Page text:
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“It’s like I’m having a terrible dream. Only I know I’m not dreaming, I’ve still got my trousers on,” proclaims Chris Barrie’s jobsworth leisure centre manager Gordon Brittas.
Cursed biscuits, deadly kedgeree, methane-filled stench pipes, a racist subplot about gypsies, infidelity, illegitimate twins, manslaughter, a miniature Noah’s Ark, an actual size Noah’s Ark, an angry, poisoned goose (below) and themes of approaching apocalypse; the final episode of the hugely popular 90s sitcom ‘The Brittas Empire’ was stunningly, inexplicably weird considering it was a mainstream, primetime TV show.
Created by Andrew Norriss, a children’s author behind the 'Woof!’ series of books, and Richard Fegen, it ran through 53 episodes, and was at times amazingly dark. Brittas’s bewilderingly annoying – yet still somehow sympathetic – character made the lives of those around him a nightmare, notably his jittery, pill-popping wife Helen (Pippa Haywood) and the mentally fragile Carol (Harriet Thorpe), who kept her three children in the cupboards and drawers of the reception desk.
The show regularly pulled in 10 million viewers in its BBC1 slot between 1991 and 1997. Plots involved, variously, mental breakdowns, an OAP squash court massacre, outbreaks of deadly diseases, electrocution of children, chaining up Sebastian Coe, Belgium, pirates and, in one episode, chainsaw dismemberment and decapitation. It was utterly and thoroughly bananas, the TV historian and writer Mark Lewisohn marvelling at its 'unusual obsession with death and danger’, death in particular being a trope rarely employed in the sitcom genre. And thanks to the horribly afflicted maintenance man Colin, played by Michael Burns, it also boasted a recurring predilection towards seeping infections and human effluent.
It was originally only set to run for five series, which is why at the conclusion of series five, Gordon was killed off after being crushed to death by a falling water tank. However, such was the popularity of the series, it was resurrected by the BBC – as was Gordon – but without writers Norriss and Fegen.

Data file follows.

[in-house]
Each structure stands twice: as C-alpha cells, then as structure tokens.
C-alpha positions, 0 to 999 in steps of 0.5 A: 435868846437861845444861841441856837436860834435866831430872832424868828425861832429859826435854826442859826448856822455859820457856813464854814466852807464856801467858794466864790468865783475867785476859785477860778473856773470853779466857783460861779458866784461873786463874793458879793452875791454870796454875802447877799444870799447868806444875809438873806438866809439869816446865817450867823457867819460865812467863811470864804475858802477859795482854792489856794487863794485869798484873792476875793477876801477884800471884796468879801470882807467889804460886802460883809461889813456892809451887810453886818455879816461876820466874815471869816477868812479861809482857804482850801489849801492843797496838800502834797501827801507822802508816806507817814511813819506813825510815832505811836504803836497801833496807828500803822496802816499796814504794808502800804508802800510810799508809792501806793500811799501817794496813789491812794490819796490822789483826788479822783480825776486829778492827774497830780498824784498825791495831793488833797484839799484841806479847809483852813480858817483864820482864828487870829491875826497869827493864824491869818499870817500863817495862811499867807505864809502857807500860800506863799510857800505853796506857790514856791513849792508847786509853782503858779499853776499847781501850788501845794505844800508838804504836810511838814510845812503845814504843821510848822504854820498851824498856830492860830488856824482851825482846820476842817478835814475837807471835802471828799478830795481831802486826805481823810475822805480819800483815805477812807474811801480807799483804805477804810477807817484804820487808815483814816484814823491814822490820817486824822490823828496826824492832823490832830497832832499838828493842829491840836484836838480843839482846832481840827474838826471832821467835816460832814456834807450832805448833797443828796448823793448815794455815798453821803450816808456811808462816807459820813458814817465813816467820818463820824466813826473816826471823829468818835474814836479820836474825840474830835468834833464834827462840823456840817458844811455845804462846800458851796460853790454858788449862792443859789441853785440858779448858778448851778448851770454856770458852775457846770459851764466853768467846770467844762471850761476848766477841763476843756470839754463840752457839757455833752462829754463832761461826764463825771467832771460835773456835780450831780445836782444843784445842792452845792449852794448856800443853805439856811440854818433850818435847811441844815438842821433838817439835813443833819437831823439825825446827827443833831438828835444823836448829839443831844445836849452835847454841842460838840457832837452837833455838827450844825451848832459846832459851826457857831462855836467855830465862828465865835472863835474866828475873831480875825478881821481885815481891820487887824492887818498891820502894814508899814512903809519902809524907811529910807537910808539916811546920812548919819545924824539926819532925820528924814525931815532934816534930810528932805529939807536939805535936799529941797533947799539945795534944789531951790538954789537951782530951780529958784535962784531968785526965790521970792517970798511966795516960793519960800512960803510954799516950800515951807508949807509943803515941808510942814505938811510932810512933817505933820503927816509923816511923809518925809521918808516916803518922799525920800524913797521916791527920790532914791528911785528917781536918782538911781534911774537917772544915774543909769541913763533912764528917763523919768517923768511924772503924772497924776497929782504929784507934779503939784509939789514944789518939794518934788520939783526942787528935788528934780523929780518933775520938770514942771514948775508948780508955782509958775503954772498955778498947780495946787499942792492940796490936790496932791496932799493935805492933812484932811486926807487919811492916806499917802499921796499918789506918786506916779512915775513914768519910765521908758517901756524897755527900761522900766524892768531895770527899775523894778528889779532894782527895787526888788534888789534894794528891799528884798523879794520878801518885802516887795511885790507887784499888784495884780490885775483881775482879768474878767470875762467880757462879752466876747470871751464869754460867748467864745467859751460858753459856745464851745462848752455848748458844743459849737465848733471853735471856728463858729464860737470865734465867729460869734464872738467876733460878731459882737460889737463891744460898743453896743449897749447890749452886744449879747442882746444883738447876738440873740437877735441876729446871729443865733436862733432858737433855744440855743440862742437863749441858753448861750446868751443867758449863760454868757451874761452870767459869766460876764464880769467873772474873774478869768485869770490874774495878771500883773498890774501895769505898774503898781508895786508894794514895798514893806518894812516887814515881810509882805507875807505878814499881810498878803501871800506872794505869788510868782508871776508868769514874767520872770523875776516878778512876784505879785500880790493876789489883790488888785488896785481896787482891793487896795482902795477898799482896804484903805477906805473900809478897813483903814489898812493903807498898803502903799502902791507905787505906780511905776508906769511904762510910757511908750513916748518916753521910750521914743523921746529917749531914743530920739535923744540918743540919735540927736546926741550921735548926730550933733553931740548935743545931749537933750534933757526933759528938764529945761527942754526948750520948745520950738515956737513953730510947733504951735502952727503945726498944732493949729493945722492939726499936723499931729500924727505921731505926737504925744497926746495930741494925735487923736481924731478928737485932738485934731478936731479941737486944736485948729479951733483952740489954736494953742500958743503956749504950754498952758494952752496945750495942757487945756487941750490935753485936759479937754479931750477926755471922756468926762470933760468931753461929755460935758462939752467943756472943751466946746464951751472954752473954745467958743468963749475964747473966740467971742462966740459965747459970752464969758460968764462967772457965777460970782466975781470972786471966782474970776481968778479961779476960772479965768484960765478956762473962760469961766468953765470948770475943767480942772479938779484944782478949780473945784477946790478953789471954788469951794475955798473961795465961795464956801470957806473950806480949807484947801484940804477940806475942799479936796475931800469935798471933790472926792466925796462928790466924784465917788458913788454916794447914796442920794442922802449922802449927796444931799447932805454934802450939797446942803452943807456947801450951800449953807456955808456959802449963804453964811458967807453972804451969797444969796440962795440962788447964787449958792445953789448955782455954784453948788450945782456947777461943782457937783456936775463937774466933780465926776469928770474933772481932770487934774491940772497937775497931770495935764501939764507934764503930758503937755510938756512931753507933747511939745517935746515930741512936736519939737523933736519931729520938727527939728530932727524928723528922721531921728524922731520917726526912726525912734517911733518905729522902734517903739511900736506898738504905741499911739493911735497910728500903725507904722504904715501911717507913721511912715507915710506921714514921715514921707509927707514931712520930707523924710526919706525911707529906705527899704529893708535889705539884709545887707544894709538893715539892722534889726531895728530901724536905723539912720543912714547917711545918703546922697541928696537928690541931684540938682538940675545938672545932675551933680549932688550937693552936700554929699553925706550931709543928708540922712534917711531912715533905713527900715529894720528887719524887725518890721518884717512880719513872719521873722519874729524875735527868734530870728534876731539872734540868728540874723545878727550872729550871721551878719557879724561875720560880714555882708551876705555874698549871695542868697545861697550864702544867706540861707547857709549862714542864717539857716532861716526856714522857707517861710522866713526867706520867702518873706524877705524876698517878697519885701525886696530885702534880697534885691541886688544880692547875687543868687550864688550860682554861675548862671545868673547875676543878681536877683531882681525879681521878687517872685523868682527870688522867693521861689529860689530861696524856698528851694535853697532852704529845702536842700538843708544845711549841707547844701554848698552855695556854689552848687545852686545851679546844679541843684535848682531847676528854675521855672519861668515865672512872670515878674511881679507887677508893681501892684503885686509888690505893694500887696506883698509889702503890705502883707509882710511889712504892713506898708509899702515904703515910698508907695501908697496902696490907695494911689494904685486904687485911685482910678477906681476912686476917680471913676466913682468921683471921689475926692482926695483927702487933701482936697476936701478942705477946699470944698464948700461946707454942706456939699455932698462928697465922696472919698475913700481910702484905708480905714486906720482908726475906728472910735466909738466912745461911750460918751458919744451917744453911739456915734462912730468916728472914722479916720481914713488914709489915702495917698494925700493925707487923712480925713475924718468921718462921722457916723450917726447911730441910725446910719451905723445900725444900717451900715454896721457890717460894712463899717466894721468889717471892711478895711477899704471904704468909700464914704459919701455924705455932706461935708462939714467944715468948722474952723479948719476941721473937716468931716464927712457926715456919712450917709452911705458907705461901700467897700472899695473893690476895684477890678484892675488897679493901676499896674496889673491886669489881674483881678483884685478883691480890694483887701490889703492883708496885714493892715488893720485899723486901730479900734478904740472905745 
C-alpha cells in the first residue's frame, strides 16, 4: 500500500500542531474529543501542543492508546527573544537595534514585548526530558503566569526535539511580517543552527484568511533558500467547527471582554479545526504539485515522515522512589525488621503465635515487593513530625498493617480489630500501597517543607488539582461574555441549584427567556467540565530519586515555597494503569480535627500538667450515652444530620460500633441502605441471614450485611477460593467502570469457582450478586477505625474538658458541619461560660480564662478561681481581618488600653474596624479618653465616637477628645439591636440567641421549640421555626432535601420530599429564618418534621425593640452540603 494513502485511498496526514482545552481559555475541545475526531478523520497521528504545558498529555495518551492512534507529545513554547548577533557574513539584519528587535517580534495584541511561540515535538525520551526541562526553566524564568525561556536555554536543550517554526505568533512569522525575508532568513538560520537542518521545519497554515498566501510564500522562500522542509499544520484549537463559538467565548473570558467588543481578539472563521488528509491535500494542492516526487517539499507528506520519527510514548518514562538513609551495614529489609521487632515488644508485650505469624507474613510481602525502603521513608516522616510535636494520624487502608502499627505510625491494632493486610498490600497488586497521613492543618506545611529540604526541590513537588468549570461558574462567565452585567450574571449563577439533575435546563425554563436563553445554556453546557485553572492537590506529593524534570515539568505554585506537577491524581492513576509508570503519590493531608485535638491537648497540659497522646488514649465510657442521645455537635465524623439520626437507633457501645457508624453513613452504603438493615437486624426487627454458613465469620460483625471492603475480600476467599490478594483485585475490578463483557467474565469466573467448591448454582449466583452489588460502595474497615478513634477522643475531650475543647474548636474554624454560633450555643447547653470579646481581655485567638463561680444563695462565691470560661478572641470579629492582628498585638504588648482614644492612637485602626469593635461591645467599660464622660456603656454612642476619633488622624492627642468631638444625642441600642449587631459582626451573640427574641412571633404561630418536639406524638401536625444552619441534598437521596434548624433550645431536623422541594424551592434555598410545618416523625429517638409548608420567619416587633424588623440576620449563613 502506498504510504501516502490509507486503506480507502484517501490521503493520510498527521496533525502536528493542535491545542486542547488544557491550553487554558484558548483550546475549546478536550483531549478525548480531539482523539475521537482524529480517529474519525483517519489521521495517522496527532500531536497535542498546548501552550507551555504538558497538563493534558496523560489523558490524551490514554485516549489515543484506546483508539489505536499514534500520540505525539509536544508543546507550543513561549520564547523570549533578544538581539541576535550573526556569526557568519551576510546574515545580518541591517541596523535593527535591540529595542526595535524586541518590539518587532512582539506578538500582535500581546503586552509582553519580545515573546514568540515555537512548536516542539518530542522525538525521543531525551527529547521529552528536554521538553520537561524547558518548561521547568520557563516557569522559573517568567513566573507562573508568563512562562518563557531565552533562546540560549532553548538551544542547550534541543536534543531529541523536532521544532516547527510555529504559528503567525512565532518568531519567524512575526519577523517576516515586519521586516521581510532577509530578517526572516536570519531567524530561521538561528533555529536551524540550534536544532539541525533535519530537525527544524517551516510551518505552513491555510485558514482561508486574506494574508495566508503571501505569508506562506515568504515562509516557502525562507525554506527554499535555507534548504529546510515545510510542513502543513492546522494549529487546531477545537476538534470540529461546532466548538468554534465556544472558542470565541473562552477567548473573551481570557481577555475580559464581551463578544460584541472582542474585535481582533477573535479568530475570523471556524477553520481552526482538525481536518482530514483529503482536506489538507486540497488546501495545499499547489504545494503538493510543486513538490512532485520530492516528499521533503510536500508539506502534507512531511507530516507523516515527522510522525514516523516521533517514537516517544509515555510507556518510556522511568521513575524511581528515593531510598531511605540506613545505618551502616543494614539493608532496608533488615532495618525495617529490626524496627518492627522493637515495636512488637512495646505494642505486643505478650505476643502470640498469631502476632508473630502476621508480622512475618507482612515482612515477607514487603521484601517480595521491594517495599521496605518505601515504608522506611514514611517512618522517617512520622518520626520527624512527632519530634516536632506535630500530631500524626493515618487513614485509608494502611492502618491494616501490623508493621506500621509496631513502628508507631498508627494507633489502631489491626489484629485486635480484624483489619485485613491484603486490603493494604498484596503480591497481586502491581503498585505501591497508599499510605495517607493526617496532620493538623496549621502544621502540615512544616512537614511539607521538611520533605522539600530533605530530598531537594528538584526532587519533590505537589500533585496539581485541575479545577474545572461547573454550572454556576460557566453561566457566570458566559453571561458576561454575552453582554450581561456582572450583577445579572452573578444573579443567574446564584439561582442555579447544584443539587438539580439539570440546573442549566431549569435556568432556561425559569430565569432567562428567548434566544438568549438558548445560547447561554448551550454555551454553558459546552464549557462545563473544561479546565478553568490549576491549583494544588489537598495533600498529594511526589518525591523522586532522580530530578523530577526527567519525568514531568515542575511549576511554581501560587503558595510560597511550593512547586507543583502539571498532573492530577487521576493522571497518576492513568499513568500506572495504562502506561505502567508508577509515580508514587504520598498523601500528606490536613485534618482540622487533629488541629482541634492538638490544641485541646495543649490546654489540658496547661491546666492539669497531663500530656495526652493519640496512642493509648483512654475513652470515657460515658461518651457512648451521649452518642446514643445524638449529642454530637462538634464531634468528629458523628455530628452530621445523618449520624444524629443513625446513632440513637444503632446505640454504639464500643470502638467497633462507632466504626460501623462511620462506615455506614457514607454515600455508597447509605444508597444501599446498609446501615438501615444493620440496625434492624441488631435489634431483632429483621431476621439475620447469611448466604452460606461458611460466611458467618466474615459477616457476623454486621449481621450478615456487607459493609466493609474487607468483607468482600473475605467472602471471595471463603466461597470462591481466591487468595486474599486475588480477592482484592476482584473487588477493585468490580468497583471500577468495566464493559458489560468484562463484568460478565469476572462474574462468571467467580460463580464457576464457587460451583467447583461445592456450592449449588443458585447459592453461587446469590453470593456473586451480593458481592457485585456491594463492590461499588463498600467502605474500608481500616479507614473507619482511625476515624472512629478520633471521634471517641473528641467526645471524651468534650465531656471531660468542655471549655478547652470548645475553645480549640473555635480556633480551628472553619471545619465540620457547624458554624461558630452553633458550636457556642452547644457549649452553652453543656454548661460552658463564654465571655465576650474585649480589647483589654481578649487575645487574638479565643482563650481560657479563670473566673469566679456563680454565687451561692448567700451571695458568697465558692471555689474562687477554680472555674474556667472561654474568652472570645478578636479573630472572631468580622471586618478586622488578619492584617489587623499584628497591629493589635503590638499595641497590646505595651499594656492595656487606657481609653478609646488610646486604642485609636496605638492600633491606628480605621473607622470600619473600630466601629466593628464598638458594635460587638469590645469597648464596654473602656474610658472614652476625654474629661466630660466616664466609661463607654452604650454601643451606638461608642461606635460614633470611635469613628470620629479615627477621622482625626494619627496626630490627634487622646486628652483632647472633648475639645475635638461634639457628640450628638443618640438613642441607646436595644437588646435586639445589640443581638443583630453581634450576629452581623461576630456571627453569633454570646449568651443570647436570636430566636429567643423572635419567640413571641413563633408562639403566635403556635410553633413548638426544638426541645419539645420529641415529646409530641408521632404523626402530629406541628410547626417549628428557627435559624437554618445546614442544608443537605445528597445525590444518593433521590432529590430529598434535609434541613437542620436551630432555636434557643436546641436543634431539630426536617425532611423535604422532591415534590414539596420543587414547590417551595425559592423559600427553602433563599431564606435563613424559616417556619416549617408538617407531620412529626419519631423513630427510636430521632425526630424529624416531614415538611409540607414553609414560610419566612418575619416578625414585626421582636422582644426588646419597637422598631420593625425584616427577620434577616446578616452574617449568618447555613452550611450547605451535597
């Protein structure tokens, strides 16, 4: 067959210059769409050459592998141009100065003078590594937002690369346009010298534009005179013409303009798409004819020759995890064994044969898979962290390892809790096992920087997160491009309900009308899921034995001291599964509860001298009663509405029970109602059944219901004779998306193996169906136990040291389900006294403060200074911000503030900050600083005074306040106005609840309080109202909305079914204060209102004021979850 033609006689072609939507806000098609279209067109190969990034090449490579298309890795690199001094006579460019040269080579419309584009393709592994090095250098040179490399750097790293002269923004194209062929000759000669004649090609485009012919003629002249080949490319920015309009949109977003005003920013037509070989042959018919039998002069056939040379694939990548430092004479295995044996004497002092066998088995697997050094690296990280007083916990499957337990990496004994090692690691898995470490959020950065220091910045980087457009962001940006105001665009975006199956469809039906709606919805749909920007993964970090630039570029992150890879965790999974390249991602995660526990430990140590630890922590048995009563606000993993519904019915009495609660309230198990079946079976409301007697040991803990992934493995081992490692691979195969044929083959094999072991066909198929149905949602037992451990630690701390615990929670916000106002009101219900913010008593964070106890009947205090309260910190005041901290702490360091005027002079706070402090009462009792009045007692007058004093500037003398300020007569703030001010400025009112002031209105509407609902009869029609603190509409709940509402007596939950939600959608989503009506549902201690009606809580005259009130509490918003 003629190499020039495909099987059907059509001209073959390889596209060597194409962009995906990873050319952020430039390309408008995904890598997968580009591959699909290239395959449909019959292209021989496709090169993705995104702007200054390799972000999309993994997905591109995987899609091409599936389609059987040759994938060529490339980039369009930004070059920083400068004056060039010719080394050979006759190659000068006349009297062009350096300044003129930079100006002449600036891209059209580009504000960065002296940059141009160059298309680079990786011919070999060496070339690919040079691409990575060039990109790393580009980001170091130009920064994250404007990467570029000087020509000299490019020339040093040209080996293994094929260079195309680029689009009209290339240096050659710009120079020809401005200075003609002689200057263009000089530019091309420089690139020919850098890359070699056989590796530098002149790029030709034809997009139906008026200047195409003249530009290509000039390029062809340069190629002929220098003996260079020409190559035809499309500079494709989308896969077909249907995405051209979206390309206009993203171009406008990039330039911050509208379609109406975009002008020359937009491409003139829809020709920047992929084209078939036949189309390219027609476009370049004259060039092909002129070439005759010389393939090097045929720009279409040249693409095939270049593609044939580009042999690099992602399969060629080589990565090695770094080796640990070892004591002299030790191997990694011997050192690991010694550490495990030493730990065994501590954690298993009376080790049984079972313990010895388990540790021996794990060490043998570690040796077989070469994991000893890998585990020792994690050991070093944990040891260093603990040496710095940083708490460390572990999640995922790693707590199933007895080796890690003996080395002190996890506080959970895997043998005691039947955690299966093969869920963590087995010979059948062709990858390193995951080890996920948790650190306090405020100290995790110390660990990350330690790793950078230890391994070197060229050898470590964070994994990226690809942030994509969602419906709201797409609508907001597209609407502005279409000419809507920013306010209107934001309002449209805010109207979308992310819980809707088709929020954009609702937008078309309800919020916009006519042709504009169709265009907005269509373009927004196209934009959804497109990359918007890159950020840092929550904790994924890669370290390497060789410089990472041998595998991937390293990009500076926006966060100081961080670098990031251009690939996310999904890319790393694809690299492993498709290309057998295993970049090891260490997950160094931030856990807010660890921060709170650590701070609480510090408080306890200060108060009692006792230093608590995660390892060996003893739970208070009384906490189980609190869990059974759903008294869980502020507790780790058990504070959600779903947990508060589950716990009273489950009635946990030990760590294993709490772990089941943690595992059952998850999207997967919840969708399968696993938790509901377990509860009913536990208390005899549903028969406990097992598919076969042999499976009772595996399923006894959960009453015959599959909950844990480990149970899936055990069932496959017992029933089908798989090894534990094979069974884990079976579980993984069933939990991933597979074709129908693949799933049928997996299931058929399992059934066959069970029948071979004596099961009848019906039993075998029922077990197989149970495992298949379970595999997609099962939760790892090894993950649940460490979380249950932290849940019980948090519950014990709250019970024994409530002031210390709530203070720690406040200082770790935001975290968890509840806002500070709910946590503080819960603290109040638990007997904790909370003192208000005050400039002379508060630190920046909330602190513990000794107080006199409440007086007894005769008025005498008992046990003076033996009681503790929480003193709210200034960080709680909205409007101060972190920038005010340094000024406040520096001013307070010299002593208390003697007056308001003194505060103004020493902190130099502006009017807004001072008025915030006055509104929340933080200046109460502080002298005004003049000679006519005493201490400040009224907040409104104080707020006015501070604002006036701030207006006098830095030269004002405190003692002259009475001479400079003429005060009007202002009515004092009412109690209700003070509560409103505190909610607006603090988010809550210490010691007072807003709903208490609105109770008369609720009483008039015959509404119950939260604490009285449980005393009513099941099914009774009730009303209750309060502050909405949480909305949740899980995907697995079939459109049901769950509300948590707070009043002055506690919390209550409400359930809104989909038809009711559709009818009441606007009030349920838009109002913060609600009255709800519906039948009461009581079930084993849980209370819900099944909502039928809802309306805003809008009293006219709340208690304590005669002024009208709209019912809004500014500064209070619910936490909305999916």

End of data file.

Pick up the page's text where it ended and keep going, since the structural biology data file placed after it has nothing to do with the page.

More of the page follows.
A dream team of new writers with some superb pedigree behind them were drafted in to take over, including Paul Smith ('Not The Nine O'Clock News’ and 'Alas Smith and Jones’), Terry Kyan ('Spitting Image’ and 'Murder Most Horrid’), Mike Walling ('Birds Of A Feather’, 'Me And My Girl’) and 'Monty Python’ cohort Ian Davidson.
But when it wound up after seven series, it did so in ignominy. Taking its cue from 'Dallas’, the episode ‘Curse Of The Tiger Woman’ revealed that the entire show had been a dream, one Gordon Brittas had experienced having fallen asleep on the train to his interview for the manager’s post at Whitbury New Town Leisure Centre, the cast of the show all made up from fellow commuters in his carriage, 'Wizard of Oz’-style.
In it, Gordon is beset by catastrophe, as per usual, but also faced with being forced into early retirement by the council. He is then confronted with the bombshell that he is the father of Carol from reception’s twins, following a case of mistaken sex at a fancy dress party in series two, at which Carol and his wife Helen were wearing the same tiger outfit. And, obviously, he’s been cursed by a gypsy, after moving a group of travelling folk on from the leisure centre car park, with any food produced by his fair hand rendered poisonous.
There’s also a bizarre 'dream within a dream’ sequence, in which, after being knocked out by an angry goose, poisoned by some of his cake, Gordon wakes up in Noah’s Ark, blazerless, and with his other leisure centre colleagues all dressed up like their in some kind of warped nativity-style school play.
The three female leads (below) tell him: “We’re your wives. We’ve got to repopulate the world!” Hardly family sitcom material…
He then wakes up, and it’s revealed Brittas was dreaming THE ENTIRE SHOW! It ends with his wife Helen asking him on the train why he wants the leisure centre job. “Because I have a dream!”. Cue credits… and much bemusement.
Despite the talent behind it, the bizarre conclusion of the show was not only slated by many, it also managed to completely contradict the plot of the 1994 Christmas special, which was set years in the future, showing what happened to the staff following their careers at Whitbury. Oh, and it also invalidated seven series’-worth of material.
Many fans didn’t love the ending either. “The show just went down hill after Fergen and Norris (sic) stopped writing it, until the whole thing was just so stupid that the final episode was a blessed relief,” says one on the show’s IMDb page. “Yeah, we pretend the ending was all a dream!” says a fan. “Maybe it is better for us diehard Brittas fans to ignore this ending,” adds another.
Others, however, found it surreally fitting, one adding: “I thought the ending was perfect, one of the best tv endings in fact.”
Barrie, also famed for his role as Rimmer in cult space comedy 'Red Dwarf’, has often said that the show is set for a comeback, claiming as recently as last year that a one-off Christmas special comeback was in the offing, though it has thus far failed to materialise.
That said, as surreal as the show was, bringing it back would probably be a piece of cake. No sequence of events would be too bizarre for Gordon Brittas.
What did you think the finale? Genius or terrible? Let us know in the comments below.
Image credits: Gold/BBC